HSC’s David Peabody, Bryce Chackerian to receive STC.UNM Innovation Fellow Award
UNM Health Sciences Center researchers David Peabody, PhD, and Bryce Chackerian, PhD, have been chosen as 2017 STC.UNM Innovation Fellow Award winners.
The two professors in the UNM School of Medicine’s Department of Molecular Genetics & Microbiology have developed a wide range of tools that use bacteriophage virus-like particle (VLP) technology to develop new vaccines targeting infectious diseases and the self-antigens involved in chronic diseases.
Each year, a university faculty inventor(s) whose body of technologies have made a significant social and economic impact on society and the marketplace is recognized by STC.UNM through its Innovation Fellow Award. The annual event also recognizes UNM faculty, staff and students who have received U.S. patents, trademarks and registered copyrights within the past year. In addition to receiving the Innovation Fellow Award, Peabody and Chackerian will each receive an Innovation Award for five issued patents this year.
Peabody earned his PhD in biochemistry from the University of Utah. As a postdoctoral fellow, he trained in the laboratory of Dr. Paul Berg (Nobel Prize, 1980) at Stanford University Medical School and came to UNM as an assistant professor in 1984. For most of his career, he’s studied the single-strand RNA viruses of bacteria (the RNA bacteriophages) as model systems to understand the role of RNA-protein interactions in gene regulation, but in the last 10 years turned his attention to adapting the VLPs of these phages as platforms for vaccine discovery and delivery.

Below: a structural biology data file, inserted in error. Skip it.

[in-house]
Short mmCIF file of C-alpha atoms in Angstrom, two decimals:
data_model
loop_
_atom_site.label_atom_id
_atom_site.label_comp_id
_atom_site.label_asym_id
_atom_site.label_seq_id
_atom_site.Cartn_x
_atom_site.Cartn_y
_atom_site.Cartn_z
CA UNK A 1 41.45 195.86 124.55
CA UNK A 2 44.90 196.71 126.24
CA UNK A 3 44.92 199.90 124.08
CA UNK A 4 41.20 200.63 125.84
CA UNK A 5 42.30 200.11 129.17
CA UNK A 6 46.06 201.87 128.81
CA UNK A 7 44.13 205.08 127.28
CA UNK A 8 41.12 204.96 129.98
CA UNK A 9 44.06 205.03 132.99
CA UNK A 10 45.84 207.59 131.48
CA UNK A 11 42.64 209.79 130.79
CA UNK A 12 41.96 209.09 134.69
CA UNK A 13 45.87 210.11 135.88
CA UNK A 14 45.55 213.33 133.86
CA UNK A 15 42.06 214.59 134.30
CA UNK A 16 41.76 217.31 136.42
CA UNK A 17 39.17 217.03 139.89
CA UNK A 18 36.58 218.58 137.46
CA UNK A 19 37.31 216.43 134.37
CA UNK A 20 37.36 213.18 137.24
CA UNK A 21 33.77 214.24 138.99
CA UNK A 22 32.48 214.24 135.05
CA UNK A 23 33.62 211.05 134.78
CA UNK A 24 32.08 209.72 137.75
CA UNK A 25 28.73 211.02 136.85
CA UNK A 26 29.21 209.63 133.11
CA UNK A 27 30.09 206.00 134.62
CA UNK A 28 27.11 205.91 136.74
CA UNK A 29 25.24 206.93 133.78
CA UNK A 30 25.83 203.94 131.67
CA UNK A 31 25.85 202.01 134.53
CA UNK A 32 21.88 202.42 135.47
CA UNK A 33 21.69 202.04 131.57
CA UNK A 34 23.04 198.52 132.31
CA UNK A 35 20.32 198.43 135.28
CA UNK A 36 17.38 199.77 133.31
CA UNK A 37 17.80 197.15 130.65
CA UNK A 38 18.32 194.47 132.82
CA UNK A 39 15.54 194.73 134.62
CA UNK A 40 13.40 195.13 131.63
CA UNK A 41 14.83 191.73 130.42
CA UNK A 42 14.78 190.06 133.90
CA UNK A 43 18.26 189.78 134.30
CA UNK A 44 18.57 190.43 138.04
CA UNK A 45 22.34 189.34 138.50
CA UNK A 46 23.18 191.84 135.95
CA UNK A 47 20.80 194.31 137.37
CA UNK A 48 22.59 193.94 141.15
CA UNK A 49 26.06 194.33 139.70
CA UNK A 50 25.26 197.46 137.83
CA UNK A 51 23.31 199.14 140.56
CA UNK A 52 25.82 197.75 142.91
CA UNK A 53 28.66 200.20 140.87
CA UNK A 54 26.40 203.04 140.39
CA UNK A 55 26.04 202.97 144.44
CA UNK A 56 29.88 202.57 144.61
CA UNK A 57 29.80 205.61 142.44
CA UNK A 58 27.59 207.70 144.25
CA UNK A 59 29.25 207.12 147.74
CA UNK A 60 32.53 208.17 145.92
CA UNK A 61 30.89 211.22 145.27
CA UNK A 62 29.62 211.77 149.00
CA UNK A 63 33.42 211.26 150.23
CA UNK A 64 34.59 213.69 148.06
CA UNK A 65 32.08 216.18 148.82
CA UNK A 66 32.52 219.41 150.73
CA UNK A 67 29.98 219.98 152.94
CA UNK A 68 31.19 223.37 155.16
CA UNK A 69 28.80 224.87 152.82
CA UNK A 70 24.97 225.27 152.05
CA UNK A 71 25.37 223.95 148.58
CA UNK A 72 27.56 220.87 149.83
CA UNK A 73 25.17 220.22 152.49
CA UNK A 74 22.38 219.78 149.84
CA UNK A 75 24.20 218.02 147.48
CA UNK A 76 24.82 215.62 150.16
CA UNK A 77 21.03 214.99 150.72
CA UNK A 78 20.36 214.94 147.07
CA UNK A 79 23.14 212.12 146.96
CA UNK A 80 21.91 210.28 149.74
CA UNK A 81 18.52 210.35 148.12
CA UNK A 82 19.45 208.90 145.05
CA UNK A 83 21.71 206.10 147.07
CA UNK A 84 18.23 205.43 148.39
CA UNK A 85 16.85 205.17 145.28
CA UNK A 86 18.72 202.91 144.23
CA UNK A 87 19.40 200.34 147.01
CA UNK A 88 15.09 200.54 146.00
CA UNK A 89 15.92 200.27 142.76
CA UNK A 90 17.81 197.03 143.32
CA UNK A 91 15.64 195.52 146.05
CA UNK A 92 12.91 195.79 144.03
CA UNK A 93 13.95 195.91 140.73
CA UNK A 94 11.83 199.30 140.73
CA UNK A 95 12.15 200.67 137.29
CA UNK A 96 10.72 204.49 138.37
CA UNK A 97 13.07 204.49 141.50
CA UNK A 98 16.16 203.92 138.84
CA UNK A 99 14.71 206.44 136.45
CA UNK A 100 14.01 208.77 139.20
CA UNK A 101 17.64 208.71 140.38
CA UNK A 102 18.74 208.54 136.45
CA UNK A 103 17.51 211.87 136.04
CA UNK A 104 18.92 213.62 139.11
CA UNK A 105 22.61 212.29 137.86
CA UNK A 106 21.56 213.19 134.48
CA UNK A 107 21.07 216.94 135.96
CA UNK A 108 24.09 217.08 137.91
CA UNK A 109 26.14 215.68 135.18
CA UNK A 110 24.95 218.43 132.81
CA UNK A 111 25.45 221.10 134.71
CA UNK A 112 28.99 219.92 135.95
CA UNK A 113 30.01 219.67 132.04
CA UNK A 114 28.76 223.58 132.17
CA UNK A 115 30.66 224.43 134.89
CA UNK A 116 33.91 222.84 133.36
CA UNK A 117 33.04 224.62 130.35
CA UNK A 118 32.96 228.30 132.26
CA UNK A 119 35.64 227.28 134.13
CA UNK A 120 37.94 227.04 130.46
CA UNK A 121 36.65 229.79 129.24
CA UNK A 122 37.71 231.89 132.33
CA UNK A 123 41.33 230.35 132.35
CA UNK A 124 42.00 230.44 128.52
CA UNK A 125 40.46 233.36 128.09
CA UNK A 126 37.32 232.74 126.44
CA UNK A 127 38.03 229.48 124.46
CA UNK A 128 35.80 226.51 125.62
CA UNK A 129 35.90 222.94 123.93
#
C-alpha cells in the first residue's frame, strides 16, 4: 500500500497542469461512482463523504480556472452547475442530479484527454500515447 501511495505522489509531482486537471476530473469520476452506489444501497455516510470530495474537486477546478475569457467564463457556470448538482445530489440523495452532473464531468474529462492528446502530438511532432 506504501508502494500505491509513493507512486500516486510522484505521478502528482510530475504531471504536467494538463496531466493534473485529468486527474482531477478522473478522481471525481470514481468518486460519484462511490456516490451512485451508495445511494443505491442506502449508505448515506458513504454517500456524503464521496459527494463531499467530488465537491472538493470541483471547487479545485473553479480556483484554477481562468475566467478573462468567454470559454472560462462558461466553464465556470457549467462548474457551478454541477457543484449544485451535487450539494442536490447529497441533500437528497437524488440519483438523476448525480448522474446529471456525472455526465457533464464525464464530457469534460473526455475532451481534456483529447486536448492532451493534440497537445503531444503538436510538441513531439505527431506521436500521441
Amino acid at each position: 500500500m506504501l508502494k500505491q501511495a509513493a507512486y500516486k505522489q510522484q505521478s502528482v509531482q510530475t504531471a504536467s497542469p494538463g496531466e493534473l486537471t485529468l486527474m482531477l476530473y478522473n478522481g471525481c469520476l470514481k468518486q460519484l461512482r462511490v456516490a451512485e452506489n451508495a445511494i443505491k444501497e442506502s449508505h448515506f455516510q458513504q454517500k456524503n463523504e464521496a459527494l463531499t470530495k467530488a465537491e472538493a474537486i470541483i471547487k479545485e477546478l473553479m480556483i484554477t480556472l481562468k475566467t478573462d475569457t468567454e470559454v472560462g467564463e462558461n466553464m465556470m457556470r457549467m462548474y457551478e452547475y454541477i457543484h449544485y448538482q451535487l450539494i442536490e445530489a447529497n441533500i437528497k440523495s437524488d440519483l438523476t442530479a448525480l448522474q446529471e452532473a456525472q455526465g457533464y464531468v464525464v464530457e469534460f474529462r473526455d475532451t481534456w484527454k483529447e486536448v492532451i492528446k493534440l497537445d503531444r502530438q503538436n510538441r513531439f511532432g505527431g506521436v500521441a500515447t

Chackerian earned his PhD from the University of Washington. As a postdoctoral fellow, he trained at the National Cancer Institute. In 2004, he joined UNM’s Department of Molecular Genetics & Microbiology. Chackerian is a member of the UNM Comprehensive Cancer Center and the Center for Infectious Disease and Immunity. His laboratory is interested in vaccine development, particularly the use of virus particles as platforms for antigen display. Chackerian laboratory has developed vaccines in which virus-like particles VLPs are used as platforms to display practically any epitope in this highly immunogenic, multivalent format.
“These two top UNM innovators have created a body of novel virus-like particle platform technologies to develop novel vaccines,” says STC CEO Lisa Kuuttila. “These VLP technologies have limitless potential to treat infectious and chronic diseases. Because of their work, an entirely new class of vaccines is now being developed for chronic diseases, the new treatment frontier.”
“We do many things well at the UNM Health Sciences Center, but I’m particularly proud of the work that David Peabody and Bryce Chackerian have been doing to develop vaccines that address a wide variety of human illnesses,” adds UNM Chancellor for Health Sciences Paul B. Roth, MD, who also is dean for the UNM School of Medicine. “Their research represents a significant step forward in medical technology. I congratulate them for this much-deserved award.”